Suppose, for the sake of arguement, we wanted to see all records where the person died in the 1900s? Easy!...
>#31/12/1899# and <#01/01/2000#
Not so easy. Suppose now that you want: "All the people who've died in the past 50 years."
What we need is something like ">Now-50 years"
The ">" for "greater than" is easy enough. The problems lie in the "Now" and the "arithmetic".
The "Now" is pretty easy to fix. Change one of the records in the table to show the man dying today. (Be sure to move the cursor out of the record's line, so that the change is written to the database.) Make the criterion for displaying a record say Current_Date. The person recorded as dying today should be returned. If you run the same query tomorrow, without changing again the person's date of death, that person will no longer be part of the results of the query.
So! It might seem that ">(Current_Date-50 years)" in the criterion row is what we need.
However: you won't get that to work, no matter how you fiddle with all the things I fiddled with for an hour. Here's what you do instead to get what you want....
First you need to add an extra field to the report.
Try something nice and simple first. (My tutorial Putting Calculated Fields on Forms may be helpful, if you don't get the following working easily.
For the "something simple", I'm going to suggest that you add a column to the query that will display the ID of the record, multipled by three. All you need to do is to type... very carefully, matching case in respect of field names...
... into the "Field" row of the query designer. (You can use the pull-down to accurately type the "DaInLives.ID") Make sure that the "Visible" box is ticked... it will probably tick itself as you leave the "Field" box... and see that the query works. (Remove the "Current_Date" you had in the EventDate column, won't you?)
You should see....
ID EventDate PersName "DaInLives"."ID" * 3 1 05/12/91 Mozart, WA 3 2 28/07/50 Bach, JS 6 3 14/04/59 Handel, GF 9 4 09/08/96 Whittle, F 12 5 25/10/12 Crick, F 15
Now, where you had "DaInLives.ID * 3", enter...
What that says is: In this column, for each record, work out the difference in date, in years ('yy'), between the date in the EventDate field (of this record) and today's date (Current_Date)"
A bit long-winded... but marvelous! Isn't it? (I'm speaking of the expression, not the tutorial, by the way. Also by the way... if not needed to eliminate ambiguity, which won't arise in a one table database, you can leave out the "DaInLives.".
And now, if you just want people who have died in the past 50 years, add "<50" in the criterion row for this column of the query design.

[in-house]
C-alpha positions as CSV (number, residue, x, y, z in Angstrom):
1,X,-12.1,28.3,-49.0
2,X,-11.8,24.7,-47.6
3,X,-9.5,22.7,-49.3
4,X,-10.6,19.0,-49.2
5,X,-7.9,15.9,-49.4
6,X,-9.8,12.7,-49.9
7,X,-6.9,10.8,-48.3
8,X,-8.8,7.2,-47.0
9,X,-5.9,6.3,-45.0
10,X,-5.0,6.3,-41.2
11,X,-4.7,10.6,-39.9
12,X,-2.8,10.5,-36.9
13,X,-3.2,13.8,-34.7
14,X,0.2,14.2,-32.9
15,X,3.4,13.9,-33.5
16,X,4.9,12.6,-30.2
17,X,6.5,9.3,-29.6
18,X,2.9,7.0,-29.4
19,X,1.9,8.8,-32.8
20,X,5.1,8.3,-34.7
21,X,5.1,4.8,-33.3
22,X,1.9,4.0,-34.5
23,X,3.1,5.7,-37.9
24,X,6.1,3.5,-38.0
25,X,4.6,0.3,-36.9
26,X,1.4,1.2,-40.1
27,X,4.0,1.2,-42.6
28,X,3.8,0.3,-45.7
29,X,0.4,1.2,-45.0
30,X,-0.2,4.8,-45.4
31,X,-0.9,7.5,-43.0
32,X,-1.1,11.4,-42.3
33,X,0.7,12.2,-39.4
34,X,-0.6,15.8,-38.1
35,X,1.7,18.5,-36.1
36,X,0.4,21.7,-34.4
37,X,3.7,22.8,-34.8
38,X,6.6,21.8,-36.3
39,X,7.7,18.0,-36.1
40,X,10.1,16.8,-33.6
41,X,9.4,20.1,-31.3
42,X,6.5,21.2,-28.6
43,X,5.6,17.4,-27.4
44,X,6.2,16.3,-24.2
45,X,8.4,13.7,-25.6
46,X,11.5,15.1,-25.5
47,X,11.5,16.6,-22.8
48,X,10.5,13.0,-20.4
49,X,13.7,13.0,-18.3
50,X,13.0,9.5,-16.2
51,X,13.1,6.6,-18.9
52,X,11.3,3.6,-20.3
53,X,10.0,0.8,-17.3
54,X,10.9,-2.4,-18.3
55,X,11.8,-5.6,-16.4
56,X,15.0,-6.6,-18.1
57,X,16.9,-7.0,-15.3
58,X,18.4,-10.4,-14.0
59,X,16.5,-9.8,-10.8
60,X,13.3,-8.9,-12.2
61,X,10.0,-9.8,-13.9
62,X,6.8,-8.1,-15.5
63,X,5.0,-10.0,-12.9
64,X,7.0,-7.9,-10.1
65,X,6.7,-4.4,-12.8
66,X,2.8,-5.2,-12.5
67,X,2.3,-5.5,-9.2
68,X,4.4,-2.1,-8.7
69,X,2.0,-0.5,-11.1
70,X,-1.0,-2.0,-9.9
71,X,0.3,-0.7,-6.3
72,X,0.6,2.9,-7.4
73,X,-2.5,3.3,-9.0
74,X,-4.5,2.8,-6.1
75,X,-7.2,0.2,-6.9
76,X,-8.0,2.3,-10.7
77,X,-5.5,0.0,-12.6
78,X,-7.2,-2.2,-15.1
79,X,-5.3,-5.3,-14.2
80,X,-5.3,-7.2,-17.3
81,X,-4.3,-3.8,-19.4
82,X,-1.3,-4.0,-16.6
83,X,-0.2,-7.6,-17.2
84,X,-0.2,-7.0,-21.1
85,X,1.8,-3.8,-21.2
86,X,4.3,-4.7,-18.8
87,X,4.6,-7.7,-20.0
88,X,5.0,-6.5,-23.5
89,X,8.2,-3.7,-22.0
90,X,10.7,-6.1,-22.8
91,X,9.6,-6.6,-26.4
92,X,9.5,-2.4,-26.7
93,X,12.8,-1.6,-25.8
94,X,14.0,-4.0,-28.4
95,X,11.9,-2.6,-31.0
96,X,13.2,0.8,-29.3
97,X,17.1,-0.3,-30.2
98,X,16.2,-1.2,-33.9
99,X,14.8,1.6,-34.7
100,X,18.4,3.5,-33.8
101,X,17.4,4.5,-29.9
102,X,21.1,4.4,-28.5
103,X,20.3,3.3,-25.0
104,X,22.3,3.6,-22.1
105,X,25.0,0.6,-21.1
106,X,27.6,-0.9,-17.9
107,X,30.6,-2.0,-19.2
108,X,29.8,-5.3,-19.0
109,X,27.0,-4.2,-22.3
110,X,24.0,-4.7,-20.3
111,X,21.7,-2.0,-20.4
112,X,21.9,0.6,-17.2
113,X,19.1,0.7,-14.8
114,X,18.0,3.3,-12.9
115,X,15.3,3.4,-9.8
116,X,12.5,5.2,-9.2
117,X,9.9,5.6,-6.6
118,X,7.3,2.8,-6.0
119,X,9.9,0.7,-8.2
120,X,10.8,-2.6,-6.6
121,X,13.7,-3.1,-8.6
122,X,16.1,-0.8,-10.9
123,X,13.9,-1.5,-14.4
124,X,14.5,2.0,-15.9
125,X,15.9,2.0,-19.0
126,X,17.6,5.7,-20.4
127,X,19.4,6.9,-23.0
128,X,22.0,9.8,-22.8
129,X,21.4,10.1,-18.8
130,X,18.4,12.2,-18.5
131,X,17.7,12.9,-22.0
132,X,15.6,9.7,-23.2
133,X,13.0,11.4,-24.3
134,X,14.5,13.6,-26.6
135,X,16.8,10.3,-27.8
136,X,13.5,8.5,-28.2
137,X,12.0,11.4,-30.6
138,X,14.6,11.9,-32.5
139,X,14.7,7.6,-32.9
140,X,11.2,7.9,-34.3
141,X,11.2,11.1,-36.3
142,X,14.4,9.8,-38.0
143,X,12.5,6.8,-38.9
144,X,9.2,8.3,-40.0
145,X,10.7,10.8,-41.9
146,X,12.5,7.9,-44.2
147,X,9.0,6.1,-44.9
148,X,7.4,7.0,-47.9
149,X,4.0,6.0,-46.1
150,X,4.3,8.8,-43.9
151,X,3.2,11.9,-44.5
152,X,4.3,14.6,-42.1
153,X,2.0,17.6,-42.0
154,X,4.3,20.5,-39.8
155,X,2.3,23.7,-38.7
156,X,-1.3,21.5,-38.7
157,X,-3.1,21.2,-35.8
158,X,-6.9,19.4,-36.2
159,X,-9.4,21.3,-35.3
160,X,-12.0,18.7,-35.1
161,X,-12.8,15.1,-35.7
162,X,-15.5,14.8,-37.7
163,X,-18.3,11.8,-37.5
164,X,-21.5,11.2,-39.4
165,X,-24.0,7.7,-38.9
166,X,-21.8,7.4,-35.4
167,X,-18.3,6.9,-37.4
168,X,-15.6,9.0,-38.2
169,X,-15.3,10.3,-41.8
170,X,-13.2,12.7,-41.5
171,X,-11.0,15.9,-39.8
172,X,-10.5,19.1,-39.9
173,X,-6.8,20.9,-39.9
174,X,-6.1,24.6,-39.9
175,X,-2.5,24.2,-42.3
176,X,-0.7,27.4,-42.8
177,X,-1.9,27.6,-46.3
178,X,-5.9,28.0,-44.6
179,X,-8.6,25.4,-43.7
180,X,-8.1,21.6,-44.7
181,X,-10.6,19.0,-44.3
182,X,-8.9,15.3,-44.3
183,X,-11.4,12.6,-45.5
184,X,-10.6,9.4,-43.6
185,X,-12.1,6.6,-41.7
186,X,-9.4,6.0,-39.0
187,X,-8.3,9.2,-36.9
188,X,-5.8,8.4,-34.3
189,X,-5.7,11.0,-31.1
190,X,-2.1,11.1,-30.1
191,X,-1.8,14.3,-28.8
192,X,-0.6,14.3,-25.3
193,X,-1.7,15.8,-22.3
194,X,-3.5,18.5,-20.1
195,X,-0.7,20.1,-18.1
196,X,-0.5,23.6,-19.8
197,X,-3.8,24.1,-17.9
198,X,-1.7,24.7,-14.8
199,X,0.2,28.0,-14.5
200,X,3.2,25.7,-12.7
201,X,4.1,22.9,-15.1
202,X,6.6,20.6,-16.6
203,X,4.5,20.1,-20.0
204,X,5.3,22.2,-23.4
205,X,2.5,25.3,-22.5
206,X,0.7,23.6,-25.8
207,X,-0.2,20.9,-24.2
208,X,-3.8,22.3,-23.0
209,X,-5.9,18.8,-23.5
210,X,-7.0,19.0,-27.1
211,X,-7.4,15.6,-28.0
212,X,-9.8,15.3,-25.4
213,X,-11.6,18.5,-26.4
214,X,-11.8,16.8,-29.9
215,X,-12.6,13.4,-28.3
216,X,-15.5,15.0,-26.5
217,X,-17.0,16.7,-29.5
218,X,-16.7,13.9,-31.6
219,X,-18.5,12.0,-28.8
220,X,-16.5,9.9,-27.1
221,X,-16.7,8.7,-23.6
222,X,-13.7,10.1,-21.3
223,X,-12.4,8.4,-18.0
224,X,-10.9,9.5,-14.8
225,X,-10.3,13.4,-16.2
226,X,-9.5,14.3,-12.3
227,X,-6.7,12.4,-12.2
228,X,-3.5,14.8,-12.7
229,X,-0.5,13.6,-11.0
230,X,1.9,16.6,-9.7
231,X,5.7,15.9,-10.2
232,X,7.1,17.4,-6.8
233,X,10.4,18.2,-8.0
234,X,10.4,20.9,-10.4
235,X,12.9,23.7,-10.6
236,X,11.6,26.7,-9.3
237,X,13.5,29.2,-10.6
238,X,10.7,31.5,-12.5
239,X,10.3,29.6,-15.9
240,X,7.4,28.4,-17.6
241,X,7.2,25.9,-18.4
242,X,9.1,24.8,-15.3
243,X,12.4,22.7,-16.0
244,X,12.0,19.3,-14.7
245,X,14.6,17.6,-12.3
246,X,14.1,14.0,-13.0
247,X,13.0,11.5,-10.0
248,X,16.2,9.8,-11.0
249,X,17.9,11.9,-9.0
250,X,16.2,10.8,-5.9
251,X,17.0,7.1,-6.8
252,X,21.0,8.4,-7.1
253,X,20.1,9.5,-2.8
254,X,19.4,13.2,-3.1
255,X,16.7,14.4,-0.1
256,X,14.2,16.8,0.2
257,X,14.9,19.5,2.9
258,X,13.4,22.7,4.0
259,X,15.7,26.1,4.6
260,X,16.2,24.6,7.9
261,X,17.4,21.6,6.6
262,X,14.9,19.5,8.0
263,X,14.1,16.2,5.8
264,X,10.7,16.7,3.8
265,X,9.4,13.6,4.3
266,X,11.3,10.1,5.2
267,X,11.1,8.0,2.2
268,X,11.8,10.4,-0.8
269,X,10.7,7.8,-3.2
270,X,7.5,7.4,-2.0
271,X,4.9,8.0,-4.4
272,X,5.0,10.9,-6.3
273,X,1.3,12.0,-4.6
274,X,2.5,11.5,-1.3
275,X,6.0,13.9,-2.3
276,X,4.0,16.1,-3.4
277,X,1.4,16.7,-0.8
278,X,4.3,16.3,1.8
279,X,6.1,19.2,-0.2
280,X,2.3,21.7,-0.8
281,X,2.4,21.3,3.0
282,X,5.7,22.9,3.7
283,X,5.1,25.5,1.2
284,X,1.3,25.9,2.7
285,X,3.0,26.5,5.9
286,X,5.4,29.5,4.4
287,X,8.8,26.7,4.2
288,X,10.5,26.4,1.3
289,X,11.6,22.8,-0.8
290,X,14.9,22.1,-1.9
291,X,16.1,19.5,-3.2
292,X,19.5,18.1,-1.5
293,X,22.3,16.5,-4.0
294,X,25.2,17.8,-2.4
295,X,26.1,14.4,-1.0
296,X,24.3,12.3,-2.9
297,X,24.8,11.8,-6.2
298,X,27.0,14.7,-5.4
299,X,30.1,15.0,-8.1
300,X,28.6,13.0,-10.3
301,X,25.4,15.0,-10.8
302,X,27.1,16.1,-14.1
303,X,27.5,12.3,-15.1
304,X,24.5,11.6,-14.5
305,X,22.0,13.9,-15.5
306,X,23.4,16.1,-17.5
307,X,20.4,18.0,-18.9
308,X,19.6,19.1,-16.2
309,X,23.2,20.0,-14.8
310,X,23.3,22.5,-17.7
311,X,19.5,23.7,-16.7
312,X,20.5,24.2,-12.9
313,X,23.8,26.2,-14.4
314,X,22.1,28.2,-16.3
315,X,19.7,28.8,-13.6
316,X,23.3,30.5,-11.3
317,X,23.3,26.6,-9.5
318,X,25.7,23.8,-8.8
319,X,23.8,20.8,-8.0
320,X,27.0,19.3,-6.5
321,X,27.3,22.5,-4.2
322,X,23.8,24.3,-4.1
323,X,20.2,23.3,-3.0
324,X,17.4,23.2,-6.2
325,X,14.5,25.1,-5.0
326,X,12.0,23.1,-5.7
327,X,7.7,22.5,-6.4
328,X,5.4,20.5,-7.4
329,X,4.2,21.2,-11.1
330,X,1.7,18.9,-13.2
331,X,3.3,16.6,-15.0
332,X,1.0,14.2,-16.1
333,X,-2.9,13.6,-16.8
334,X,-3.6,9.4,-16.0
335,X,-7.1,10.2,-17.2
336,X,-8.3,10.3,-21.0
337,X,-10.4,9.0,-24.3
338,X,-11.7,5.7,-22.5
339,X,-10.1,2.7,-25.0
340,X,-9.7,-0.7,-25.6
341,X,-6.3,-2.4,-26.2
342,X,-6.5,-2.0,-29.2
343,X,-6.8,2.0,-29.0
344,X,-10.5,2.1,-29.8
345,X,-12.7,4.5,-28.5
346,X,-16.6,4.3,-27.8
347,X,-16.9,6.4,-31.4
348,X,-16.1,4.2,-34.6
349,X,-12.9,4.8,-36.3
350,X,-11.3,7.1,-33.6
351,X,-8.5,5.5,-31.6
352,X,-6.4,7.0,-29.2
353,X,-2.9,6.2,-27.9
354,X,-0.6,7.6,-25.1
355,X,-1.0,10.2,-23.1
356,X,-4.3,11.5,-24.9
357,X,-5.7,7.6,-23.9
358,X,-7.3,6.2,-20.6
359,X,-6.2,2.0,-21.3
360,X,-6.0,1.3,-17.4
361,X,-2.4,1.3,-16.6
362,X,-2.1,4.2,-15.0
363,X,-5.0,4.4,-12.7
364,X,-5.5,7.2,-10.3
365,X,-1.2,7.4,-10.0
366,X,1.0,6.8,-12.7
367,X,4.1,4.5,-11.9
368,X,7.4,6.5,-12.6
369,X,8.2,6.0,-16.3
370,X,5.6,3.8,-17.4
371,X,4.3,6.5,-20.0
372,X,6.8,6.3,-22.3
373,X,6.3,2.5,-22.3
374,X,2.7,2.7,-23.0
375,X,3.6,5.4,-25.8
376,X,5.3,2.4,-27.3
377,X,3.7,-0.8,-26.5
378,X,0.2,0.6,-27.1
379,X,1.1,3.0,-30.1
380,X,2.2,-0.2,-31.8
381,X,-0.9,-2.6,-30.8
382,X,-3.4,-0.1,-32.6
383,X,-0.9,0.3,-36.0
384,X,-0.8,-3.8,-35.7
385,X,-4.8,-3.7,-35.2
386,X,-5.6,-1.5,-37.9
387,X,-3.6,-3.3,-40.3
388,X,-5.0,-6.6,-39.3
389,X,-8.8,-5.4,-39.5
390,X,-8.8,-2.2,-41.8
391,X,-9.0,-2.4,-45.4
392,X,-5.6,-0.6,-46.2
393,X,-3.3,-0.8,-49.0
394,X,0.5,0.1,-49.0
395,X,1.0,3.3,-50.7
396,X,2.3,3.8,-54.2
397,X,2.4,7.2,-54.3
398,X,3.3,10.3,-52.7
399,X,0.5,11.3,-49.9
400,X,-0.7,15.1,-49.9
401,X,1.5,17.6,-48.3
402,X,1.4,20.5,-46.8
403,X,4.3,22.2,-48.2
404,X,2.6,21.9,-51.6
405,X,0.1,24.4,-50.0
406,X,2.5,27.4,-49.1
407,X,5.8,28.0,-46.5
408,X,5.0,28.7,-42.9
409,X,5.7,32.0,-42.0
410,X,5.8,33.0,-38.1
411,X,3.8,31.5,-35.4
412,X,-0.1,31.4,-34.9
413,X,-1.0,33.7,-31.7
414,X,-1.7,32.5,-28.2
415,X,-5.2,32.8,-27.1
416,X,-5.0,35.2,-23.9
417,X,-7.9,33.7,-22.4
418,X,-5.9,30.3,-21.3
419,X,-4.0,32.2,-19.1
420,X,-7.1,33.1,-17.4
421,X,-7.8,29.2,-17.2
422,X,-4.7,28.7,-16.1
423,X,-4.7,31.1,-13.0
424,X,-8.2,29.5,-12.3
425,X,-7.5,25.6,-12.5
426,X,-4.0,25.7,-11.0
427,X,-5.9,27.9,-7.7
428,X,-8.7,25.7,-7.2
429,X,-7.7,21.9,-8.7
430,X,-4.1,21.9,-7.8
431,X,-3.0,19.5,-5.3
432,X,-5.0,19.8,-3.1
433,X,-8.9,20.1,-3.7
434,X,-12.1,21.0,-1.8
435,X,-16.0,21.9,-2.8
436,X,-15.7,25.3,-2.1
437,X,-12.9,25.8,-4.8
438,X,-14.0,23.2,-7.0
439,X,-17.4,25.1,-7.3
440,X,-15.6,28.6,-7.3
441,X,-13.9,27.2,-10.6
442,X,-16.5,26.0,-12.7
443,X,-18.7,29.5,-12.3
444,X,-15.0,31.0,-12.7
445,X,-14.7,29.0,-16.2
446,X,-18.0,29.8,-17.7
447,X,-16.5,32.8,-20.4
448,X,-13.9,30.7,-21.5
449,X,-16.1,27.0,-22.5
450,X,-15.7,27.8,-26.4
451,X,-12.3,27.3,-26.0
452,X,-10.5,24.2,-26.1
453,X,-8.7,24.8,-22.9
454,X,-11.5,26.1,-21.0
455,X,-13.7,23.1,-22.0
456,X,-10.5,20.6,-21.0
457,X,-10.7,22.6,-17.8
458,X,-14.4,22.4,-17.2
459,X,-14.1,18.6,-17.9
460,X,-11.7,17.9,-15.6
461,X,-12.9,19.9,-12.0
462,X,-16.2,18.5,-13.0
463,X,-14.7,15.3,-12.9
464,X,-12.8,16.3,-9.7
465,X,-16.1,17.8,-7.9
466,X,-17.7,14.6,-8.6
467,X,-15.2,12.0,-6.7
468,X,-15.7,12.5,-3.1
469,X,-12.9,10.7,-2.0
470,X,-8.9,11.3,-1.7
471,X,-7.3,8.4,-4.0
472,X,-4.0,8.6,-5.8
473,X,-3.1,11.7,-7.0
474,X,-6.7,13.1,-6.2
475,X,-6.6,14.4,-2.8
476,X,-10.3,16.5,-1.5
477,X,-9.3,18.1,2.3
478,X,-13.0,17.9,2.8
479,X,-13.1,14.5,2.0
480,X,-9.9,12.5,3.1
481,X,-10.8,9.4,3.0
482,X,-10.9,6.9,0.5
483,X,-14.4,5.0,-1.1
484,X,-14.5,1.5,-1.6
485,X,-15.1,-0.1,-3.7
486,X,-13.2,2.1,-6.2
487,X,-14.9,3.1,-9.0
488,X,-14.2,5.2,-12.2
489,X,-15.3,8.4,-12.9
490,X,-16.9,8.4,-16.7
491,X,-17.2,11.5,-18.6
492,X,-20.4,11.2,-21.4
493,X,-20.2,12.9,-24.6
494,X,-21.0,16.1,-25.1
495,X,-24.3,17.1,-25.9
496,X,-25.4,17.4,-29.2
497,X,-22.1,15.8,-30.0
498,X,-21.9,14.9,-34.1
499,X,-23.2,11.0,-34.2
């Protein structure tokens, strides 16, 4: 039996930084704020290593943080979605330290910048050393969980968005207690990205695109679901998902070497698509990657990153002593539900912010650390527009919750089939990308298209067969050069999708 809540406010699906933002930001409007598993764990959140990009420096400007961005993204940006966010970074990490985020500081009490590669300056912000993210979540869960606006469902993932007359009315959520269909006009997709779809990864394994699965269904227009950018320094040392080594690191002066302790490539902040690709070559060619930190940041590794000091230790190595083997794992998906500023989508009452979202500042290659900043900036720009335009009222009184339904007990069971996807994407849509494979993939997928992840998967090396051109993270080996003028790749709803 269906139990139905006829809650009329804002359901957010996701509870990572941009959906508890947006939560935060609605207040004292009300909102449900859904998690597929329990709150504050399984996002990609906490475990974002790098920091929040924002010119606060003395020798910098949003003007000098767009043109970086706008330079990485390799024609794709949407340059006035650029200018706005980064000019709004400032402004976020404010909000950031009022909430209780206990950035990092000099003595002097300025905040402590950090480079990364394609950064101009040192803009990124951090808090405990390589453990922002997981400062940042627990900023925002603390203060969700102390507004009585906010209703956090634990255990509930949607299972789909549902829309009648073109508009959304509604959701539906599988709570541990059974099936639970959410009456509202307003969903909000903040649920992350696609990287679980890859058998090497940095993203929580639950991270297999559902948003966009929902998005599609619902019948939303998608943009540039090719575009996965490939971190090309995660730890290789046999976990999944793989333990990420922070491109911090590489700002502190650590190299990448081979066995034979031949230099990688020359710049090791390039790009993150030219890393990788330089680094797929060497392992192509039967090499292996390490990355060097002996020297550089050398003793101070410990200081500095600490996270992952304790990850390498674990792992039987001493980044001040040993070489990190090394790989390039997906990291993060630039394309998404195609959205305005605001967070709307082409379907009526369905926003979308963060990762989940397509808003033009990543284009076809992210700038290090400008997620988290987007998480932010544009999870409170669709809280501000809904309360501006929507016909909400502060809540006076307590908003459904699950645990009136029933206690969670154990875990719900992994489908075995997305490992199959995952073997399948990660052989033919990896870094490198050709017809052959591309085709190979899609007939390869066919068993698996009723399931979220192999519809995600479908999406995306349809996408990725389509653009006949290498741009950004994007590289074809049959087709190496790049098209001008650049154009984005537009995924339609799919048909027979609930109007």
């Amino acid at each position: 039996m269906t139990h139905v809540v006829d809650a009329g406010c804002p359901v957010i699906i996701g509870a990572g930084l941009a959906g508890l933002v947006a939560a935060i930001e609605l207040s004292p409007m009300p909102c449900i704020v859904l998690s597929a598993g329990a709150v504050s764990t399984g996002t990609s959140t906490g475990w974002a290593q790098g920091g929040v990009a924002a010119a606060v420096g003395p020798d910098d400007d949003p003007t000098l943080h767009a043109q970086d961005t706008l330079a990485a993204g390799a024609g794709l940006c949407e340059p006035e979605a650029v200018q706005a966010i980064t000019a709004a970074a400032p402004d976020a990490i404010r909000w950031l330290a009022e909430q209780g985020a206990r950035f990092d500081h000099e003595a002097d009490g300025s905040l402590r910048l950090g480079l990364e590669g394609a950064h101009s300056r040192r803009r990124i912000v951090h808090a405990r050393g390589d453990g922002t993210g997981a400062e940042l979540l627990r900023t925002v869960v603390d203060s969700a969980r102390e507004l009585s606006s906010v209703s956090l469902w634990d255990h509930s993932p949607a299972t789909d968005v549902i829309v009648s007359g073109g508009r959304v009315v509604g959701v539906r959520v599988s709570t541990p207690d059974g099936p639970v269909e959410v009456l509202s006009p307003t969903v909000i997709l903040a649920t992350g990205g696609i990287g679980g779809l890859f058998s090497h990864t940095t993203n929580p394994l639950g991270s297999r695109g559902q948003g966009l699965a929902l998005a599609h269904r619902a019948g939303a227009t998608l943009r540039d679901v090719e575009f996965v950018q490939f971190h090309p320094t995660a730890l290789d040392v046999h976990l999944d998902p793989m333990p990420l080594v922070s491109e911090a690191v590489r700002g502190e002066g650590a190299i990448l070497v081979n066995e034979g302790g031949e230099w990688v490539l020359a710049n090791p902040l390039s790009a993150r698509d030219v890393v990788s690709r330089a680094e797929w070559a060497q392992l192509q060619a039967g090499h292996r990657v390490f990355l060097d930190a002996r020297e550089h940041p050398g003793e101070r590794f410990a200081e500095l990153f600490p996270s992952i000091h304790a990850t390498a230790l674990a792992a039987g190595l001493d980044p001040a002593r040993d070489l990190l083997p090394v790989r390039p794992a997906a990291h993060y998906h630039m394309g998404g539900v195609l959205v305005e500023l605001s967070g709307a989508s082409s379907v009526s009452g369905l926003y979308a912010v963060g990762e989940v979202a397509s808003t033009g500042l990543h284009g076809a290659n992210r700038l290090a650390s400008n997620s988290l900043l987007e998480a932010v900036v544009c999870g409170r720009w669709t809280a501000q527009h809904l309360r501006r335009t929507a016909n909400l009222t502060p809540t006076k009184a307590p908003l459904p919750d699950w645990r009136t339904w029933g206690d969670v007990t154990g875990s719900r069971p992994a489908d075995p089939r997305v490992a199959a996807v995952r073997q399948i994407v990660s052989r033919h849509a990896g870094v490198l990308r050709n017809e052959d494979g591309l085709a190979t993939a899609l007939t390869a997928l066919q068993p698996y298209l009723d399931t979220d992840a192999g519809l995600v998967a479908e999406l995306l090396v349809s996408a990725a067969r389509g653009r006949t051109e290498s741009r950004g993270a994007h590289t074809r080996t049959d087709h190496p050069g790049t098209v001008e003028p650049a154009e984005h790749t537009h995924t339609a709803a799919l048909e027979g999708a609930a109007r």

Easy when you know how.
Of course, you probably don't care exactly how many years ago the person in question died, so un-tick the "visible" box. The work will still be done, the selection of records will still take place... your users just won't see the column with the figures used to see how long ago the person died.
We were able to say things like "Records where the date of the event was less than 1/1/1900". All we had to do was put "<1/1/1900" in the criterion row under the field concerned.
Why couldn't we, in the same manner, say "less than 50 years before today"? Because we didn't have the years before today" number.... but we were able (easily) to get it! This kind of "trick" will be useful in many situations, not just in cases involving dates.
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I present this material in a format aimed at to helping you USE it. There are two aspects to that: The way it is split up, and the way it is posted. Details at my page about how the material is split up and how it is posted.
Please remember the material is copyright. (TK Boyd, 2006 and later) The procedures in the page just cited are suggested only for convenient personal use of the material, however, also....
Feel free to use this information in computer courses, etc, but a credit of the source, quoting the URL, would be appreciated. If you simply copy the pages to other web pages you will do your readers a disservice: Your copies won't stay current. Far better to link to the original pages, and then your readers will see up-to-date versions. For those who care- thank you. I have posted a page with more information on what copyright waivers I extend, and suggestions for those who wish to put this material on CDs, etc. (There is at least one prison using the material for inmate education. Situations do exist where good internet connections are not possible!)
Translations are welcomed. Tell me about yours, so I can post links to it. (More information at the page about copyright waivers.)